Ending Bullying? It Starts at Home
By Ejiria Walker, PQ Monthly
Bullying. Â It was part of growing up, right? Â Twenty years ago it was considered an everyday normal thing to be teased and bullied. Â It made us tough and able to handle the real world.Â It was expected to make us stronger and to tolerate more in life. Â It was common place to dismiss bully claims and chalk it up to sensitive children. Things have drastically changed.Â Unfortunately, that mind frame still exists in several parts of the world and it has led us toÂ hundredsÂ of youth harming themselves every year. Â This has forced us to take a look at theÂ environmentÂ our youth are in and how we can put an end to bullying. The first step is talking to our children and educating them that we all haveÂ differences. Â Each person should beÂ cherishedÂ and honored for those differences. Teach them to Â be open and caring for our fellow human. Â Let them know it's ok to be curious and ask questions in a respectful manner. Â Let them know there is no such thing as "normal" and we should embrace others openly. Children are going to be curious about things that are not in their normal routine. Â I think it's a good idea to take them to play groups where there is a diversity of children. Â Children of many ethnic backgrounds, children of different abilities, and children with different backgrounds should all play together. Â If children are around a diverse group, they are less likely to mock an individual due to their differences. The next step is to keep the lines of communication open. Â Let your children know that you want to talk to them about their lives. Â Show them you have an interest in their lives. Â The more involved in your child's life you are, the less likely they will be prone to feelingÂ alienatedÂ and rejected. Â Ask them about their day at school. Â Ask if they are interested in any specific subject or activity. Â Talk to them about your day and make them a part of the conversation. Be a part of their lives. Â Many schools have PTA and siteÂ councils.Â Becoming a part of these organizations is a great way to stay connected and to be involved. Â Volunteering for their sports and community teams is a good way too. Â Show that you take an interest in their life and that youÂ cherishÂ their interests. Help to build their self esteem. Â Cheer them on and let them know you are proud of them. Â High fives, fist bumps, and OH YEAHs are the easiest thing to do when you want to show your little one you are behind them 100 percent of the way. Being an active part of your child's world and showing your support of them will not only help build the selfÂ confidenceÂ needed toÂ thwartÂ off bully attacks but it also helps prevent them from being a bully.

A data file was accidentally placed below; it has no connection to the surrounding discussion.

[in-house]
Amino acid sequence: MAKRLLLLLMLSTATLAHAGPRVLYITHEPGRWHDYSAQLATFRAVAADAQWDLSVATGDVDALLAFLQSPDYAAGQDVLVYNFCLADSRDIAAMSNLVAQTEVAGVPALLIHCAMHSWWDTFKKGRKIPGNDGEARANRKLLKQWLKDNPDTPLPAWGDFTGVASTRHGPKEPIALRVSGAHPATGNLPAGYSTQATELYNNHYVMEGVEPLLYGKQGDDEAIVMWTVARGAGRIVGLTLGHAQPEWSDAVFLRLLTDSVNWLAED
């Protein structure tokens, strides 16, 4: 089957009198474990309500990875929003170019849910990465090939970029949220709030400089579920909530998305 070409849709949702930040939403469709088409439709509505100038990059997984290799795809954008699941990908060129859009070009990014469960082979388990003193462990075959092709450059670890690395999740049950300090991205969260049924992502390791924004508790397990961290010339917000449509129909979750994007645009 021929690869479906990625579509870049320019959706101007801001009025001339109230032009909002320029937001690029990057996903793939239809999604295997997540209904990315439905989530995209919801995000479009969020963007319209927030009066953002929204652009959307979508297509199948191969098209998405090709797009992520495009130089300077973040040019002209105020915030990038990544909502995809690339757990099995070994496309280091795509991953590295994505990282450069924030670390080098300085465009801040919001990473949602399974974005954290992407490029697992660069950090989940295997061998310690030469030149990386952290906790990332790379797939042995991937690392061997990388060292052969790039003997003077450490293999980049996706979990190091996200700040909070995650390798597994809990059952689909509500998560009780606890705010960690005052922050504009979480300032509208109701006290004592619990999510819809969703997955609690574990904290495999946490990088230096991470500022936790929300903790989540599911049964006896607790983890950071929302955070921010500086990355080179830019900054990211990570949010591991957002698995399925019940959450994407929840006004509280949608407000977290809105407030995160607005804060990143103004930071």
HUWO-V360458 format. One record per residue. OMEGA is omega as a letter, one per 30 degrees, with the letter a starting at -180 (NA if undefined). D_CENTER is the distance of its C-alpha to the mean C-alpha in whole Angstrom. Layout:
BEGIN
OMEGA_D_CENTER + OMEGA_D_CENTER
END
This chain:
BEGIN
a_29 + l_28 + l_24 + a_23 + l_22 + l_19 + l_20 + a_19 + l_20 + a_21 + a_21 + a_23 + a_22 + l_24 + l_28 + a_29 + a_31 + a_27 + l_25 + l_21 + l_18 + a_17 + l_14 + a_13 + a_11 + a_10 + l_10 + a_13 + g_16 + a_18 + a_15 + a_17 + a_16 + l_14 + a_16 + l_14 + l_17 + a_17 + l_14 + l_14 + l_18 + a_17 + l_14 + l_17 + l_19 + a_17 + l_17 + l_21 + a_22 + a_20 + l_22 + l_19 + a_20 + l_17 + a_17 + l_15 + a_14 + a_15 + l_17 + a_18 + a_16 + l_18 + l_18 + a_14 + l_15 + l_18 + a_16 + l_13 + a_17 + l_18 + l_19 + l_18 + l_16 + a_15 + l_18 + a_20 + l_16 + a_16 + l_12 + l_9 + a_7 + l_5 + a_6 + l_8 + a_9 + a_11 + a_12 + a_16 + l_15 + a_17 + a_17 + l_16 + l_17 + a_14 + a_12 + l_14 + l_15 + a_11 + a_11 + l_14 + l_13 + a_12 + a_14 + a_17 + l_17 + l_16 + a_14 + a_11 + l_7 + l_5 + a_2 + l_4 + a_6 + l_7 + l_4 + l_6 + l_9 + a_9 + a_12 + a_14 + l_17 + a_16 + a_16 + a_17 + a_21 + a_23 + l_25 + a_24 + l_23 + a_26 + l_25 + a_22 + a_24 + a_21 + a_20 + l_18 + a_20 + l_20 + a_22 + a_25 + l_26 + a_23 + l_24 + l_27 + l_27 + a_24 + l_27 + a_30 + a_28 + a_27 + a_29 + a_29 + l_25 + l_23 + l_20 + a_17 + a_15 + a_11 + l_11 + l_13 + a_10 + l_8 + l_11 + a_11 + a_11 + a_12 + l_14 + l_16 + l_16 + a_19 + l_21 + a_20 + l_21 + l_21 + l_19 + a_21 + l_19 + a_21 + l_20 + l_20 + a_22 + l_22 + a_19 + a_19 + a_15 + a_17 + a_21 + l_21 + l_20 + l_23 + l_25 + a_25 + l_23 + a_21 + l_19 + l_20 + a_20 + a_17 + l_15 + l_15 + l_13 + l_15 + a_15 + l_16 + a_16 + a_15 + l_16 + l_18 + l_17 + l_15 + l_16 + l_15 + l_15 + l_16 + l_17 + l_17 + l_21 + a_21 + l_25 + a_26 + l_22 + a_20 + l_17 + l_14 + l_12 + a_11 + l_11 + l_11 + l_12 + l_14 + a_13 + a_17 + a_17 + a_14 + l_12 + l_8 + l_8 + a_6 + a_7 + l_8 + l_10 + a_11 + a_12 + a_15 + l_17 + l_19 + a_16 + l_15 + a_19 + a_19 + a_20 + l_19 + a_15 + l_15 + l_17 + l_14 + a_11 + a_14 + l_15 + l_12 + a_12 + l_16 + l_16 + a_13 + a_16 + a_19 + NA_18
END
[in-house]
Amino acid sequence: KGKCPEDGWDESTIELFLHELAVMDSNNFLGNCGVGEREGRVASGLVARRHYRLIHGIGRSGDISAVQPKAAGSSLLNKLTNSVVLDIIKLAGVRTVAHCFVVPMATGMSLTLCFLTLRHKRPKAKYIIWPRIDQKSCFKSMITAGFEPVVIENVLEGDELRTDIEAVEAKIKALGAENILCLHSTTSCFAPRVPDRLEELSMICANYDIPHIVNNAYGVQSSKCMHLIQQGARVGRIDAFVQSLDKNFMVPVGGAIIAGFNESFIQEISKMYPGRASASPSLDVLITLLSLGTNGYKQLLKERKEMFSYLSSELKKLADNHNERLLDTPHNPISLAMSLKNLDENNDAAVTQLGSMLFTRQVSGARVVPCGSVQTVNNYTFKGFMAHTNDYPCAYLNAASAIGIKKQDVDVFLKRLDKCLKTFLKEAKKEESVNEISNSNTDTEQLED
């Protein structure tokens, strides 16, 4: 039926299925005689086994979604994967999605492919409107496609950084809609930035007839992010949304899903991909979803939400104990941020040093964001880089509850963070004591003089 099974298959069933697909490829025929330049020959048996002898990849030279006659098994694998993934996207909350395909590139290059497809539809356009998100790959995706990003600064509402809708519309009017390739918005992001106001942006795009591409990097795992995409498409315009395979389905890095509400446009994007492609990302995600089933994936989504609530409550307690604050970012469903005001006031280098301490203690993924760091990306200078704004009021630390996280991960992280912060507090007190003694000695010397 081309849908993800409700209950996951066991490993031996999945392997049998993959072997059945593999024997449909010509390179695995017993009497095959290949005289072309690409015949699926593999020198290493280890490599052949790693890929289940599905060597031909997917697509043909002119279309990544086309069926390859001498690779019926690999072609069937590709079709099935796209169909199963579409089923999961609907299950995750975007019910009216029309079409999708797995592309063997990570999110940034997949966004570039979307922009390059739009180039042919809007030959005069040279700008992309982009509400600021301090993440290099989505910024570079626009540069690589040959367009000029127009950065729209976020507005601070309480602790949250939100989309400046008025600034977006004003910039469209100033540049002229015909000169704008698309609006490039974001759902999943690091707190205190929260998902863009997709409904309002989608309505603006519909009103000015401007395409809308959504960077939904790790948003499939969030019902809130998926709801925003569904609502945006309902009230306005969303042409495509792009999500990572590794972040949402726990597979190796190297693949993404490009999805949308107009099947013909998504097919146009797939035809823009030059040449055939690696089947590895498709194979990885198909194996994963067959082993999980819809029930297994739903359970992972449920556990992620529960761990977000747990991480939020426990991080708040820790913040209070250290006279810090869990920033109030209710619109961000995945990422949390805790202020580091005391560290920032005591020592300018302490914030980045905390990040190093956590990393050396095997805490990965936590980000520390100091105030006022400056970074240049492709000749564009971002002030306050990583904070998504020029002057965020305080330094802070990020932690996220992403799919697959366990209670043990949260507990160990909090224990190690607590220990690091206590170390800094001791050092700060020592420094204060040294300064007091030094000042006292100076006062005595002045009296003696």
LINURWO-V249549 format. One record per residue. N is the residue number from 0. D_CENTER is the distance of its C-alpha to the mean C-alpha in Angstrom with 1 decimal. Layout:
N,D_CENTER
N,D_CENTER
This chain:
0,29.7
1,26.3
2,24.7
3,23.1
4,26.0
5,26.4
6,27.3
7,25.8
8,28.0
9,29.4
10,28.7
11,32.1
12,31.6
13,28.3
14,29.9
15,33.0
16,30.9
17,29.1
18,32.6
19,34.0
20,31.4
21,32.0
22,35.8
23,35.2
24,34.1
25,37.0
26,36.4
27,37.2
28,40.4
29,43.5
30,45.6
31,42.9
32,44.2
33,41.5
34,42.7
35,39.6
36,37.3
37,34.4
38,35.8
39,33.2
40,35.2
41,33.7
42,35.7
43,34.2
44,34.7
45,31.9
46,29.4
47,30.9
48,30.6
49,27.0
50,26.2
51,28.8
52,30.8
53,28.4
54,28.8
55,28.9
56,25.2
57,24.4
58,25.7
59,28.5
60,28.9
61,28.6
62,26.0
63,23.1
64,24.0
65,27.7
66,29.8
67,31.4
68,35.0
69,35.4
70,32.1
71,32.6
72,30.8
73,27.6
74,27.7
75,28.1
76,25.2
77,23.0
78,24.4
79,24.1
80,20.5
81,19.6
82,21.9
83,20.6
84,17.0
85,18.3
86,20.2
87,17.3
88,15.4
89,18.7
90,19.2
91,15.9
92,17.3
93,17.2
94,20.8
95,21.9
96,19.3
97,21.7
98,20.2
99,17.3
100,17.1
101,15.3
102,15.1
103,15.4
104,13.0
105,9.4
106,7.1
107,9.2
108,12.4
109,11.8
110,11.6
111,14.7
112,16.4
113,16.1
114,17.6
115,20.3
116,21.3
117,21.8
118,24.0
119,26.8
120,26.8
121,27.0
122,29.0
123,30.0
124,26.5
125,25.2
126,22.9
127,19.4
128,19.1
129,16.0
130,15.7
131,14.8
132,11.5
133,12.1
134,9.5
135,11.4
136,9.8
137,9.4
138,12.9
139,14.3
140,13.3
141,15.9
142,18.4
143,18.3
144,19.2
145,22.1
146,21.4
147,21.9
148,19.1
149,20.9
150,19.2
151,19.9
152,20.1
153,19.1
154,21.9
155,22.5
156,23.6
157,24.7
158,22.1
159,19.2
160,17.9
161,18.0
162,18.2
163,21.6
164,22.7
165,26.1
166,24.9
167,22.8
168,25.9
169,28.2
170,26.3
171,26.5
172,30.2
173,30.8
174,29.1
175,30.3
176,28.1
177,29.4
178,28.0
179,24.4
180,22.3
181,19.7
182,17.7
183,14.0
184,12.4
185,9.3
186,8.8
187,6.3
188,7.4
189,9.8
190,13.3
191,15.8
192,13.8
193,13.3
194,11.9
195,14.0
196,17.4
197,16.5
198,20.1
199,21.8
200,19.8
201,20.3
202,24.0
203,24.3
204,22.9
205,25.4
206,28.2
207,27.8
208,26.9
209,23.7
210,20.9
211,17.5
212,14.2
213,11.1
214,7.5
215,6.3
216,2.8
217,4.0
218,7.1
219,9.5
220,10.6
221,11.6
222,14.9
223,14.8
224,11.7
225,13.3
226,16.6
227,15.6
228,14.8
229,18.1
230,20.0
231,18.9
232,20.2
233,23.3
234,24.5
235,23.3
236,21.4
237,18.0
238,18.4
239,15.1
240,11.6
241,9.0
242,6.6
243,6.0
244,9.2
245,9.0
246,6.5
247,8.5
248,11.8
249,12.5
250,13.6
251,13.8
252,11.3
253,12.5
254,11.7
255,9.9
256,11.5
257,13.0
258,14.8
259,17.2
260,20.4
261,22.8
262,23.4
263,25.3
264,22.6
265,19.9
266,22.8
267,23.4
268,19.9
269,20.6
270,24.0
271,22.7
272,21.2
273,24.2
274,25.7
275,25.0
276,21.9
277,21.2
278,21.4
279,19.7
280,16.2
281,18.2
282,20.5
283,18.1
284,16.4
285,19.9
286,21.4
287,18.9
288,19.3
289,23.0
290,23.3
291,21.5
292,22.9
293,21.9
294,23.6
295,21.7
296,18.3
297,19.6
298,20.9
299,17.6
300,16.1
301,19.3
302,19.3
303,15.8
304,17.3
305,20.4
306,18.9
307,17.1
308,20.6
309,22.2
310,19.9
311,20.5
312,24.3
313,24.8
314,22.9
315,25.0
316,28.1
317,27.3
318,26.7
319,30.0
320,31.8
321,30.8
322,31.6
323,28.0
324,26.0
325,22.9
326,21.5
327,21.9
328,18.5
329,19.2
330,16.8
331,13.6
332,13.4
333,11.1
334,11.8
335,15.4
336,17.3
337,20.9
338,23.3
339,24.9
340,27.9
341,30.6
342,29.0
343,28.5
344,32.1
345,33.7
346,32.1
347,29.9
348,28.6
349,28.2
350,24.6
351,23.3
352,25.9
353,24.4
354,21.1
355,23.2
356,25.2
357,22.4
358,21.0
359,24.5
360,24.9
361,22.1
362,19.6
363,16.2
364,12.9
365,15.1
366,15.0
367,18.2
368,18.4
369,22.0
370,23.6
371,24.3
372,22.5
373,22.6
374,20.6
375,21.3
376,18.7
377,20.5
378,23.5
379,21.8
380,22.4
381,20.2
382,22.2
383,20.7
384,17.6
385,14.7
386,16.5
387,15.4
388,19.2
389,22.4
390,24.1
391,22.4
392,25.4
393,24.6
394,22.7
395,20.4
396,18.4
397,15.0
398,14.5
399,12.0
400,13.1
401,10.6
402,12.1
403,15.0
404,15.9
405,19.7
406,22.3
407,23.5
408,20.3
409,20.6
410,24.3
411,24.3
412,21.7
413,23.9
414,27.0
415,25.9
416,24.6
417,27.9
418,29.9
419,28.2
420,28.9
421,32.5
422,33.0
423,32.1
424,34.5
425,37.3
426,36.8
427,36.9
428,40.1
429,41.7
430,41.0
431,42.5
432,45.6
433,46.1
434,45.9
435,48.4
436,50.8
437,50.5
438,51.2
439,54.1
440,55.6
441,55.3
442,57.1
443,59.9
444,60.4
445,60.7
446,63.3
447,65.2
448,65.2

Ejiria Walker is a queer femme mama living in Portland. She is a military veteran, social rights activist, and dedicated mother to her child. Ejiria is involved in PTA and the siteÂ councilÂ at her child's school. Â She also is a healthcare professional and lover of the outdoors.